Federal regulators, faced with soaring drug use among railroad workers, have rejected an industry request to postpone required testing for the more than 36,000 employees who maintain rail lines.
“The country is in the throes of a devastating substance abuse crisis,” said Sarah Feinberg, who heads the Federal Railroad Administration (FRA). “The rail industry and its workforce are not immune from this crisis – we know that in fact many are suffering.”
Feinberg on Thursday rejected a petition to extend by one year a drug and alcohol testing requirement set to take effect in June.
“Delaying track workers from being included in the group of railroad employees tested for drugs and alcohol would delay the important work of preventing injuries and fatalities,” Feinberg said.
The American Association of Railroads (AAR), which represents freight railroads, signed the petition, but later withdrew its objection.
“Freight railroads in the country already have drug and alcohol testing programs in place for employees, support the rule and can meet the 2017 deadline for track workers, this is a priority for the industry,” AAR spokesman Ed Greenberg said.
Nearly 8 percent of workers involved in rail accidents this year tested positive for drug use, including marijuana, cocaine, ecstasy, benzodiazepine, OxyContin and morphine, according to internal federal documents obtained by The Washington Post in September.
That number was the highest since the FRA began keeping records in 1987 and three times higher than it was 10 years ago.
Overall, the number of engineers, train crew and dispatchers who tested positive for drug use in random tests rose by 43 percent last year. After rail accidents in 2014, no one tested positive for drugs, and just two people did last year.
Railroad drug testing has been limited to about 120,000 “safety sensitive” workers whose performance puts lives at risk. The train-repair workers and about 70 percent of the more than 36,000 workers who maintain track beds and railroad right-of-ways are not required to undergo the same testing.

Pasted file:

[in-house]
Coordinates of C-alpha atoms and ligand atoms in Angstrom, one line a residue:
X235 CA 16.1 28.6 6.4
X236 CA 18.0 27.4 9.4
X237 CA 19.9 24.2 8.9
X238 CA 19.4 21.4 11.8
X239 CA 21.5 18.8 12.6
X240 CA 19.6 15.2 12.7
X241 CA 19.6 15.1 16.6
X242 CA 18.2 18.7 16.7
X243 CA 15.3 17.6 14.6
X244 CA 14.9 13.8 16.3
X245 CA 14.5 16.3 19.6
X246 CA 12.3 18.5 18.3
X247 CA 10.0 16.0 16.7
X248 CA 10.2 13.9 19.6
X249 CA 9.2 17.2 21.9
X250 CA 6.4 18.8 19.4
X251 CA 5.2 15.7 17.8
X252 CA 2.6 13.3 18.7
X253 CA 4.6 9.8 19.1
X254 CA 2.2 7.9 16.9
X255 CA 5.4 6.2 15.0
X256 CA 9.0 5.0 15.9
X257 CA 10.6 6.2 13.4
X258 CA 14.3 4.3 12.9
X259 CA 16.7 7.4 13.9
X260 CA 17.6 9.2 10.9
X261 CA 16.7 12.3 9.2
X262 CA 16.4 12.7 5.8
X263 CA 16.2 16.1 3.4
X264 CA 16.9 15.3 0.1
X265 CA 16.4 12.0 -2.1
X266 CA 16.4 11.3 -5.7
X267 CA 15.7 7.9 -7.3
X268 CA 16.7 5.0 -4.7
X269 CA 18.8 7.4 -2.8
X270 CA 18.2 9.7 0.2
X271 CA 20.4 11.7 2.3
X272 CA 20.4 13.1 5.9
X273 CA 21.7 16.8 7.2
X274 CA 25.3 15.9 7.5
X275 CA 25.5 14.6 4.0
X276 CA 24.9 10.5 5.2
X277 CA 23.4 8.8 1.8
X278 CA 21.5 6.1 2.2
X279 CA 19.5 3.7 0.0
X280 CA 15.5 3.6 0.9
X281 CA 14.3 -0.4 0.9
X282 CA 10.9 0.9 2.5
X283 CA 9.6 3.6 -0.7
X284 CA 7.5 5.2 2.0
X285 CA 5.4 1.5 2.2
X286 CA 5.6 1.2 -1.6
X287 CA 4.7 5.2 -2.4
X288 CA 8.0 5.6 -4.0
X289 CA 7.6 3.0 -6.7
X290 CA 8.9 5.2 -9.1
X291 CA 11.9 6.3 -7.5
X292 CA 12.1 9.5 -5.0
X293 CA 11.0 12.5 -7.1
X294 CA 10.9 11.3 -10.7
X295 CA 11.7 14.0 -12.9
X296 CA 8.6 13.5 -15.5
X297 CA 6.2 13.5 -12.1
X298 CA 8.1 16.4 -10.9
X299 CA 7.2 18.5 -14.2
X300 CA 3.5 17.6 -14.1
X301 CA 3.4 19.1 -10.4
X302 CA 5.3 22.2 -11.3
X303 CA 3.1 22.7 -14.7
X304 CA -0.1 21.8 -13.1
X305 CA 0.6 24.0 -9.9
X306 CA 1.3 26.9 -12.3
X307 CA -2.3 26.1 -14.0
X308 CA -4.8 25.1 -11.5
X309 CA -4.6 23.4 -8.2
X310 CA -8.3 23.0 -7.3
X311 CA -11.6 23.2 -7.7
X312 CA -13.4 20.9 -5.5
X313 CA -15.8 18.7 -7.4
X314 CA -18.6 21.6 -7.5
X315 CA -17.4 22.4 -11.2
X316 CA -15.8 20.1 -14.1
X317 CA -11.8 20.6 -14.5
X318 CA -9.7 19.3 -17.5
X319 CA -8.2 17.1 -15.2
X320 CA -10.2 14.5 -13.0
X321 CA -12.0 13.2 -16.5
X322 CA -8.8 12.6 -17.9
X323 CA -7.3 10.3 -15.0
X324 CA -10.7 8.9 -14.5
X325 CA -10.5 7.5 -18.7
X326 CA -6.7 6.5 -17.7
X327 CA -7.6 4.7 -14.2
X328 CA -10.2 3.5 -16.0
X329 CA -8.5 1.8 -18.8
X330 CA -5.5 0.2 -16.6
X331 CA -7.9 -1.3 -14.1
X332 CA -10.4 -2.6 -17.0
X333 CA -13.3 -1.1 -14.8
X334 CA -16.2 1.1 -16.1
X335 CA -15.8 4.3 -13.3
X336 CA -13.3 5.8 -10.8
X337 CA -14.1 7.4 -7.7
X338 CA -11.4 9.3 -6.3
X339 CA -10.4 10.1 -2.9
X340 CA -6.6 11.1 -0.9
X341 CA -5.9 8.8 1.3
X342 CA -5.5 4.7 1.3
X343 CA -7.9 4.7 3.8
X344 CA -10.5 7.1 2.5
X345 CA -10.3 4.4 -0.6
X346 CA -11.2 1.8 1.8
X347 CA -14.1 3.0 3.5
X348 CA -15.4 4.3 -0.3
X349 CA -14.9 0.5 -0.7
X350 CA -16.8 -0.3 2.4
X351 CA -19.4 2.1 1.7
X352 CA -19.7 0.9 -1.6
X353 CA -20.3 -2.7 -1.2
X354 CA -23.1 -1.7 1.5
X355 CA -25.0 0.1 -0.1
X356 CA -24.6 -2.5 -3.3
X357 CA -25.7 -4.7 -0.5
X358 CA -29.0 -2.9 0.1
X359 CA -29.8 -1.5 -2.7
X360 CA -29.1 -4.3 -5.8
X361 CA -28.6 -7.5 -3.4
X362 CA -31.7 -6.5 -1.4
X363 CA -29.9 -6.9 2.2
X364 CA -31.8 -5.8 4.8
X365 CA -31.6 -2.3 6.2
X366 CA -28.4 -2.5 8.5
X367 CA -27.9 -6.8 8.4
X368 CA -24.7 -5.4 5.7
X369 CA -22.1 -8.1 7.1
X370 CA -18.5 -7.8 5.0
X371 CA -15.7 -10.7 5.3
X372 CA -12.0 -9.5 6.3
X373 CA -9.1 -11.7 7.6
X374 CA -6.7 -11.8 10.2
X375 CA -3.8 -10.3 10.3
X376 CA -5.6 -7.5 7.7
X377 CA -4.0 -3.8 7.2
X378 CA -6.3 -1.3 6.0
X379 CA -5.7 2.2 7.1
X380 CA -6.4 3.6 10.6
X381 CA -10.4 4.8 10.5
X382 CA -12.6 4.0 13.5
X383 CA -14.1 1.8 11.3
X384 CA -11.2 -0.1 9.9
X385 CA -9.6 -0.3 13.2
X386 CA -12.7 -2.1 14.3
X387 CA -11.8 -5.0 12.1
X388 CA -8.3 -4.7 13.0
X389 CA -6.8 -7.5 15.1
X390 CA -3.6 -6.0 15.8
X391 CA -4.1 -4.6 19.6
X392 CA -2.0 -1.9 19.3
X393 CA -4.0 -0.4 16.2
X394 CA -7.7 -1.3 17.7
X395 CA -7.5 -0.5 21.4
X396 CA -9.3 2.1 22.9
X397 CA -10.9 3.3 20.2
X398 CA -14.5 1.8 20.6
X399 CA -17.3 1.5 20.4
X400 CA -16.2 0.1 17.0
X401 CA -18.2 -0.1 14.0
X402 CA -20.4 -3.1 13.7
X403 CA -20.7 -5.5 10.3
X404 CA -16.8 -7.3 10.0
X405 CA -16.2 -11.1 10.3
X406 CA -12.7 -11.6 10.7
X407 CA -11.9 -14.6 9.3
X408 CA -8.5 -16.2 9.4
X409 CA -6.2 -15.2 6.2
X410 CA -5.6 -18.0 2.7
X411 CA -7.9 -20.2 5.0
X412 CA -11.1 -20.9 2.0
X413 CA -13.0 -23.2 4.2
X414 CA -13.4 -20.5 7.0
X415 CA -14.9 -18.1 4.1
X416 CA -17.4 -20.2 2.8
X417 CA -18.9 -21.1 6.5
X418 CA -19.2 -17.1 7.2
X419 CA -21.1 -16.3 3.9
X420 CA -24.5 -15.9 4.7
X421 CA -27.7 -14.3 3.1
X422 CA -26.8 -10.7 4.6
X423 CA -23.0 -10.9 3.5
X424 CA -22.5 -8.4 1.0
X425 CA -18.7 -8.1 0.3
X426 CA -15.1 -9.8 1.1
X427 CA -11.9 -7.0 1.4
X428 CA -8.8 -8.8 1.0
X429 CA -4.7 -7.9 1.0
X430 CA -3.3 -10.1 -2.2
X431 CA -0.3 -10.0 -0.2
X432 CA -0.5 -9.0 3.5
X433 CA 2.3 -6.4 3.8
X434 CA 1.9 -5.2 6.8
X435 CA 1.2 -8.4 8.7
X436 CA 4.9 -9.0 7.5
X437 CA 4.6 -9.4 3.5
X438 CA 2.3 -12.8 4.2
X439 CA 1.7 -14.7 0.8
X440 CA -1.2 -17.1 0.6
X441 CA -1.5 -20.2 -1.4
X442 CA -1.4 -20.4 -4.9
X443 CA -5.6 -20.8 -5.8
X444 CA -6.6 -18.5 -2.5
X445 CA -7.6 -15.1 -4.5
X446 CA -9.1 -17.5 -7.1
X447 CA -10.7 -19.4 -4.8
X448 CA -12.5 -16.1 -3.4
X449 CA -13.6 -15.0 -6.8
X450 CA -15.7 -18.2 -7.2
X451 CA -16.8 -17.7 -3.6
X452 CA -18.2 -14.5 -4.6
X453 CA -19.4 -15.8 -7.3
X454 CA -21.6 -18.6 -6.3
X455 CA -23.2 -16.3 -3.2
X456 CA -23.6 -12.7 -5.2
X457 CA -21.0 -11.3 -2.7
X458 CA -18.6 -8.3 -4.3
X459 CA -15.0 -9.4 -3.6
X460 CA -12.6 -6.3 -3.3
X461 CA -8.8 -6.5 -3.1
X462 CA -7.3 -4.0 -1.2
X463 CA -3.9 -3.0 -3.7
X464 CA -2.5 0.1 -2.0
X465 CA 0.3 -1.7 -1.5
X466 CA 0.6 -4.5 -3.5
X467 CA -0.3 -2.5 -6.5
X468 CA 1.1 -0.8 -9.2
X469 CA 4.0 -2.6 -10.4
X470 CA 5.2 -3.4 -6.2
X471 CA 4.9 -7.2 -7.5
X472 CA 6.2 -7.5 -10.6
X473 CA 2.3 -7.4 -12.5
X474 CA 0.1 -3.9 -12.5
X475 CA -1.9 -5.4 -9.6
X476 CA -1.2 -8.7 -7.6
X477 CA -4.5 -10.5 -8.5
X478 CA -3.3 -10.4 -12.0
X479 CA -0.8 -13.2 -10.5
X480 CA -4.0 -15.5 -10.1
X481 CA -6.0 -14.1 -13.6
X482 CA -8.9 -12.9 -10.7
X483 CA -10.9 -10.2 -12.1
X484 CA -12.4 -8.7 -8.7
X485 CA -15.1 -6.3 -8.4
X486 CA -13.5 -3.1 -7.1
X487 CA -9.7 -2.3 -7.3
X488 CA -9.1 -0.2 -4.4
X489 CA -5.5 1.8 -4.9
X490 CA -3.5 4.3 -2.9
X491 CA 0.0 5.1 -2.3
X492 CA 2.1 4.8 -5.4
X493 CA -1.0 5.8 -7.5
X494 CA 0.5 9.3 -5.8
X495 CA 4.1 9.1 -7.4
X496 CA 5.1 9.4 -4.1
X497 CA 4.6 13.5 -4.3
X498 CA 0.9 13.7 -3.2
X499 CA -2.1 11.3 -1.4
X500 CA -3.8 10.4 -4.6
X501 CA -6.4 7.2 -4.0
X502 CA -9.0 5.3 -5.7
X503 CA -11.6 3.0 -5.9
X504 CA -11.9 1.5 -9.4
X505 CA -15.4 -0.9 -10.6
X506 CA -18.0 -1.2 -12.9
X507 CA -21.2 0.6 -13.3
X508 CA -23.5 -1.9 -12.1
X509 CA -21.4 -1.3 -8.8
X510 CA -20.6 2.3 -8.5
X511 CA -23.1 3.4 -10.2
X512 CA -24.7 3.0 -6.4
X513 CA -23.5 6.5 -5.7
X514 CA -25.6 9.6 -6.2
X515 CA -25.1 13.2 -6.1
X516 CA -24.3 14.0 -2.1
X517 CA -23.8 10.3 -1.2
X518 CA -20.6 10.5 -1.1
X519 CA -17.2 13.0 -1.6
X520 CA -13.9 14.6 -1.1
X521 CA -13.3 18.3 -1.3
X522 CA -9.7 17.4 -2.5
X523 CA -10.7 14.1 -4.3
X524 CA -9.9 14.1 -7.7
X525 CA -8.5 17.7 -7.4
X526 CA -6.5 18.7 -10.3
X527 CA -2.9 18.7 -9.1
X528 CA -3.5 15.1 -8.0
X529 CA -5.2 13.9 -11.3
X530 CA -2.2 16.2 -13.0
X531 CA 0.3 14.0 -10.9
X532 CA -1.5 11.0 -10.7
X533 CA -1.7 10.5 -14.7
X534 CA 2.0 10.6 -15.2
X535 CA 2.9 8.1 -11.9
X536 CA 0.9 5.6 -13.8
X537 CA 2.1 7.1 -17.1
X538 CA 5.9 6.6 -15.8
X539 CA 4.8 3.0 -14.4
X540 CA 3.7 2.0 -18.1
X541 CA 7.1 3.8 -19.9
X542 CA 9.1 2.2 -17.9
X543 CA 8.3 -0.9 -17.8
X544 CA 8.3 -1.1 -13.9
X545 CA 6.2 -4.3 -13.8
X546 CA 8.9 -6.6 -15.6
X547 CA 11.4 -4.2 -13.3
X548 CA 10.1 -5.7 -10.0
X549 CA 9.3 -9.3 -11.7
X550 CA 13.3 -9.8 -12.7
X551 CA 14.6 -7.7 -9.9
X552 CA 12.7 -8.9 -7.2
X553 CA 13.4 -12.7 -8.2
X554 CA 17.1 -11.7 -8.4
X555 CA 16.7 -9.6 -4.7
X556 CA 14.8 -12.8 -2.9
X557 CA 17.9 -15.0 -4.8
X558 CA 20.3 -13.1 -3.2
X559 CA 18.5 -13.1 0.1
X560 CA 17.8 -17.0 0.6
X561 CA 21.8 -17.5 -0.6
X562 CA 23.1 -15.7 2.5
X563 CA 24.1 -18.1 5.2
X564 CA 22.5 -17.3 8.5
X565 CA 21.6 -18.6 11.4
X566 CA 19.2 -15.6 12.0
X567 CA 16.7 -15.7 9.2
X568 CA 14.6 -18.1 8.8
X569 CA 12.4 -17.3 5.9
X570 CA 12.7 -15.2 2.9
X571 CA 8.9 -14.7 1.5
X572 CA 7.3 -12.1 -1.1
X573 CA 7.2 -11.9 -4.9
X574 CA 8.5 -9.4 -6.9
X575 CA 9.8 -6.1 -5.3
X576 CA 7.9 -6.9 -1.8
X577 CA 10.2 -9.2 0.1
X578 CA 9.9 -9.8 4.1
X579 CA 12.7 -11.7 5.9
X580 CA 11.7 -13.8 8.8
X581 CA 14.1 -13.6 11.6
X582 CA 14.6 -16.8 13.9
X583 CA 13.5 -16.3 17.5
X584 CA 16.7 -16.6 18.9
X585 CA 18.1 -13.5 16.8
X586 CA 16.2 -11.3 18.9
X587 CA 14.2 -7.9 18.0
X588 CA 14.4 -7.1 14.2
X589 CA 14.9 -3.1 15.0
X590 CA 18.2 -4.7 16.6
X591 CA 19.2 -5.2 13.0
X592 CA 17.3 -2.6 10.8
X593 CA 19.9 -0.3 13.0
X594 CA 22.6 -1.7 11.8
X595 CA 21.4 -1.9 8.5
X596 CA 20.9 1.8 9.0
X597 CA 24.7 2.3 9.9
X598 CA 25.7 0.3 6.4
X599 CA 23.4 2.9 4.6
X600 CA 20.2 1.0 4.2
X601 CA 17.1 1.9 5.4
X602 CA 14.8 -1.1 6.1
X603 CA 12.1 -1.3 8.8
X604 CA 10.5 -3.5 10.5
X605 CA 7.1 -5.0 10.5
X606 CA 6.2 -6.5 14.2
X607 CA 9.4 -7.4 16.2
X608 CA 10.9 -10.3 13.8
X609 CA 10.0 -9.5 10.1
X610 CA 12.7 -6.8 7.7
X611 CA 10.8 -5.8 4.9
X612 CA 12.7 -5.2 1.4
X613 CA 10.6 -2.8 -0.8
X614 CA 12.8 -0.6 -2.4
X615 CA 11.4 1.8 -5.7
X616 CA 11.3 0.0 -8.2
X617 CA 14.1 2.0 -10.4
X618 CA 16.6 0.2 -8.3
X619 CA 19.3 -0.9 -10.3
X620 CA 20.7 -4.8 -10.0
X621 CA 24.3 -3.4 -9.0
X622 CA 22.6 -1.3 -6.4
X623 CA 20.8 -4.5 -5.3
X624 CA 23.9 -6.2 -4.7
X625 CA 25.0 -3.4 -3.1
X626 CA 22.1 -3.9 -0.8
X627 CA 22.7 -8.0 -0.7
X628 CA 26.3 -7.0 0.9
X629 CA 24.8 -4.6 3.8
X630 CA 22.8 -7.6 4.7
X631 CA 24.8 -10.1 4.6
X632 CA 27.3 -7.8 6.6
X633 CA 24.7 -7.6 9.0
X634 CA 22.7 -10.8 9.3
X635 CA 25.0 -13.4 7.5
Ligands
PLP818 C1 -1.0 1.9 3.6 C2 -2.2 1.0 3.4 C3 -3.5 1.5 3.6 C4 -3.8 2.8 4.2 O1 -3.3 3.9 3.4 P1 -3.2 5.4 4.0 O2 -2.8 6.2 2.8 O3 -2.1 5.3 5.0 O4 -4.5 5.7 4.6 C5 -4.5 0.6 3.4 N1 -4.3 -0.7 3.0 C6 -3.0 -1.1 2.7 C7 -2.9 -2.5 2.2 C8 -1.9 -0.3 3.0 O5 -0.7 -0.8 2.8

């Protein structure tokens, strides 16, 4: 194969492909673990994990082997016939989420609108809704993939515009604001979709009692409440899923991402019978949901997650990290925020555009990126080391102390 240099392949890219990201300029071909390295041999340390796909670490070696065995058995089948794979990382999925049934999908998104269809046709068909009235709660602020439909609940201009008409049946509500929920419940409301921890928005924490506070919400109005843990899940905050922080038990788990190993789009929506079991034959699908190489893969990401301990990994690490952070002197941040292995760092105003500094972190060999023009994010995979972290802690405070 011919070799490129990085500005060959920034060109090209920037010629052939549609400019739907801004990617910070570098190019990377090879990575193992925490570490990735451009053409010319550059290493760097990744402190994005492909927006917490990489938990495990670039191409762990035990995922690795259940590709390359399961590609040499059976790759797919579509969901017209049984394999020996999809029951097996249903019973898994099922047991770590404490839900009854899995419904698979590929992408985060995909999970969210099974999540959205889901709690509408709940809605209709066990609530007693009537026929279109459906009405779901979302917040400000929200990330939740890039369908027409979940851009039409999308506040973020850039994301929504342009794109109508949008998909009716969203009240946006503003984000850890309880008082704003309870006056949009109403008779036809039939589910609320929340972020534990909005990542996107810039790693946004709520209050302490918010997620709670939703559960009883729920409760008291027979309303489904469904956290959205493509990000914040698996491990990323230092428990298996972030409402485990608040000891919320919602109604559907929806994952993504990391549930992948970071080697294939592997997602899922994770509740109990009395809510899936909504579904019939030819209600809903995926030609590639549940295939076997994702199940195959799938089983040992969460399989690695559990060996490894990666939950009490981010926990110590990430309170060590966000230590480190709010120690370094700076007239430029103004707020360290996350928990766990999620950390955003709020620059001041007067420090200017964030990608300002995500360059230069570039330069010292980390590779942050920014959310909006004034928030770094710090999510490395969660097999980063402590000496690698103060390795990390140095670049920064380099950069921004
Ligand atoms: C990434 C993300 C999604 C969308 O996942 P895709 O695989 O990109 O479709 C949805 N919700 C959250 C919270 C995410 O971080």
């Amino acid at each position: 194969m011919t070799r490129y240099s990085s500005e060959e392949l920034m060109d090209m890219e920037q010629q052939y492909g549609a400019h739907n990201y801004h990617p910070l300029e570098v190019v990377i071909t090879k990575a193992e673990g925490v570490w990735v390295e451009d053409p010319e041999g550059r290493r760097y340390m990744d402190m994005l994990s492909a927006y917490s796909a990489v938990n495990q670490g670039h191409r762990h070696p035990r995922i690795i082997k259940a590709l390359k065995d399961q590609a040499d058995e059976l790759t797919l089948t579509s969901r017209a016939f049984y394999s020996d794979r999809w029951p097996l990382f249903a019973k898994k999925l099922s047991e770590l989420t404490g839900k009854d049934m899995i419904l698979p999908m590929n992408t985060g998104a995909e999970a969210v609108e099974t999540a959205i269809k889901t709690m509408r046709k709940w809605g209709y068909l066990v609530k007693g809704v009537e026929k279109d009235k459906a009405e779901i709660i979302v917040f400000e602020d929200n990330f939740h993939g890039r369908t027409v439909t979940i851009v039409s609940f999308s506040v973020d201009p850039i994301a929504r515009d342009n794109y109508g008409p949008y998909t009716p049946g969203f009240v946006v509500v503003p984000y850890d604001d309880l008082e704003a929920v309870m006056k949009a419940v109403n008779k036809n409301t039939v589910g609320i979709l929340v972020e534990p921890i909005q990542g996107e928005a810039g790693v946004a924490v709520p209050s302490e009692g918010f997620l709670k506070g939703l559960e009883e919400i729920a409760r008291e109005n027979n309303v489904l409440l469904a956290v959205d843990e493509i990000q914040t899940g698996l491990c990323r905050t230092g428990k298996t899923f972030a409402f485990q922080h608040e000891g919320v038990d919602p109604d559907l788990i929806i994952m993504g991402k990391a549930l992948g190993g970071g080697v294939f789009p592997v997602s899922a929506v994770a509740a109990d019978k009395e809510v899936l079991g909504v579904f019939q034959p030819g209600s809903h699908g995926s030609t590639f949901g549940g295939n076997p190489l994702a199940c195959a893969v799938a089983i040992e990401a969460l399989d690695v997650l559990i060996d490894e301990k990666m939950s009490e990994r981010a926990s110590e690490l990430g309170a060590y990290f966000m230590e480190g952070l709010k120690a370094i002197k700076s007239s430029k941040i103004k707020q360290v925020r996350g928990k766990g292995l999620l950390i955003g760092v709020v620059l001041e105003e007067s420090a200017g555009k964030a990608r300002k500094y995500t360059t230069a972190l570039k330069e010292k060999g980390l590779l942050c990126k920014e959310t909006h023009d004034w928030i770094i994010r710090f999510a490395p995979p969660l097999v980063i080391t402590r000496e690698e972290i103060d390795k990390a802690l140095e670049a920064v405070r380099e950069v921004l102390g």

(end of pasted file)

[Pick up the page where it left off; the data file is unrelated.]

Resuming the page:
The U.S. Department of Transportation drug-tests about 7 million people who hold commercial driver’s licenses, as well as railroad and transit workers, and the U.S. Coast Guard. In the past five years, the DOT tests have shown sharp increases in use of amphetamines and natural opiates.
The popularity of illegal prescription drugs and heroin has increased dramatically in the U.S. in recent years. A record 28,647 people died from heroin and prescription opioid use in 2014, according to the Centers for Disease Control and Prevention. Overall, 47,055 people died from drug overdoses in 2014, the CDC said.
The FRA and the railroads it regulates have been in the forefront of federal drug testing since 1987, when an Amtrak train collided with three Conrail freight locomotives linked together just north of Baltimore.
The engineer and 15 others on the Amtrak train were killed; 174 other people on the trains were injured.
Investigators determined that the engineer of the Conrail train and his brakeman had shared a marijuana joint as they made their way from the rail yard. The engineer, Ricky Lynn Gates, was convicted on state and federal charges and served four years in prison. In 1993, he told the Baltimore Sun that smoking marijuana was the cause of the crash and that it was not the first time he had done it on the job.